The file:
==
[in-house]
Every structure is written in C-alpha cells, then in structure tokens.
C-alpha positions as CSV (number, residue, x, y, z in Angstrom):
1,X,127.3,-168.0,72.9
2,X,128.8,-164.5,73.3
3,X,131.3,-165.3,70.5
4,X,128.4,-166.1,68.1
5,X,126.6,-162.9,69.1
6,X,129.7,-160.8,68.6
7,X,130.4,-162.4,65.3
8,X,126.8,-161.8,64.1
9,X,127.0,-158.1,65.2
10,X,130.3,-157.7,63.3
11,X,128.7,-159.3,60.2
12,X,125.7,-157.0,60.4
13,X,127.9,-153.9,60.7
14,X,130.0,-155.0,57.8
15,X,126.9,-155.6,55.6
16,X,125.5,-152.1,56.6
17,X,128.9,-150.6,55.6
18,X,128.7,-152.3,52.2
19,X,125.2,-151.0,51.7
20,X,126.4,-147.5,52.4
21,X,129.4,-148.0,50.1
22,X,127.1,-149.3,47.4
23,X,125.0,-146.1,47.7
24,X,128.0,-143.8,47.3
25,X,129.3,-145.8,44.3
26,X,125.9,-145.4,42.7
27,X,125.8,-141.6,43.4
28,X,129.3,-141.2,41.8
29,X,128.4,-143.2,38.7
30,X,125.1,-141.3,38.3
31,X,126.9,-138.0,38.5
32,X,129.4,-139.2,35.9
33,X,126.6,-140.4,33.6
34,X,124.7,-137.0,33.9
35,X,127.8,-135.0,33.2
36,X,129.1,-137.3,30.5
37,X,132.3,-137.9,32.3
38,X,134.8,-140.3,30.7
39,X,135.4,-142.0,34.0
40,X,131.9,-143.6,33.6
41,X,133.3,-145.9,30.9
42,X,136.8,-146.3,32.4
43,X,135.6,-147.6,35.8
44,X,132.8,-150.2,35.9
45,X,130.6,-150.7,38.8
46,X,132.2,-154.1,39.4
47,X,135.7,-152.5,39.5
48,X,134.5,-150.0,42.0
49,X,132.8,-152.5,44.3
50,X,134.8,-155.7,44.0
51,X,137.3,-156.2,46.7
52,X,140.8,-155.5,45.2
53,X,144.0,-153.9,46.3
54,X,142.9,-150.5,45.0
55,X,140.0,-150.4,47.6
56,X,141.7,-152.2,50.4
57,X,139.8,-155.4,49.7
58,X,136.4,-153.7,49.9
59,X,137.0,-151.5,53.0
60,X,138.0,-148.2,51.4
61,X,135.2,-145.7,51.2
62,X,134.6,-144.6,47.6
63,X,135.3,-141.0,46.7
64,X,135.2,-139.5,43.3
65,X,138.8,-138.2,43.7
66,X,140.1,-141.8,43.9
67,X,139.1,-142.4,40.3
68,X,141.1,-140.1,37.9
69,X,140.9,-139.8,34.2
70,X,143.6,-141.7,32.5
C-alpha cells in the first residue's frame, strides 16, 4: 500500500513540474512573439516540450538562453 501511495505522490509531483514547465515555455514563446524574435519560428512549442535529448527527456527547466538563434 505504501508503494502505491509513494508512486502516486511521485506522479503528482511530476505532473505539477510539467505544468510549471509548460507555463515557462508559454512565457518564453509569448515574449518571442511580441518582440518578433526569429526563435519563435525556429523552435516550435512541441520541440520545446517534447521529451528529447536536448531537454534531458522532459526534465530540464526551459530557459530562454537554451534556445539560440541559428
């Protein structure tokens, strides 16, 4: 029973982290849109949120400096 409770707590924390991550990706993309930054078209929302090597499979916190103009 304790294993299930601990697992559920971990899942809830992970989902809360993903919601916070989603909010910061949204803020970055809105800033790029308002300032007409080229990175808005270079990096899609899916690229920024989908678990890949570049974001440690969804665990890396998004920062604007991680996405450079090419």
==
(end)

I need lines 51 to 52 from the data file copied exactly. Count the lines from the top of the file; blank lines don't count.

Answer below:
48,X,134.5,-150.0,42.0
49,X,132.8,-152.5,44.3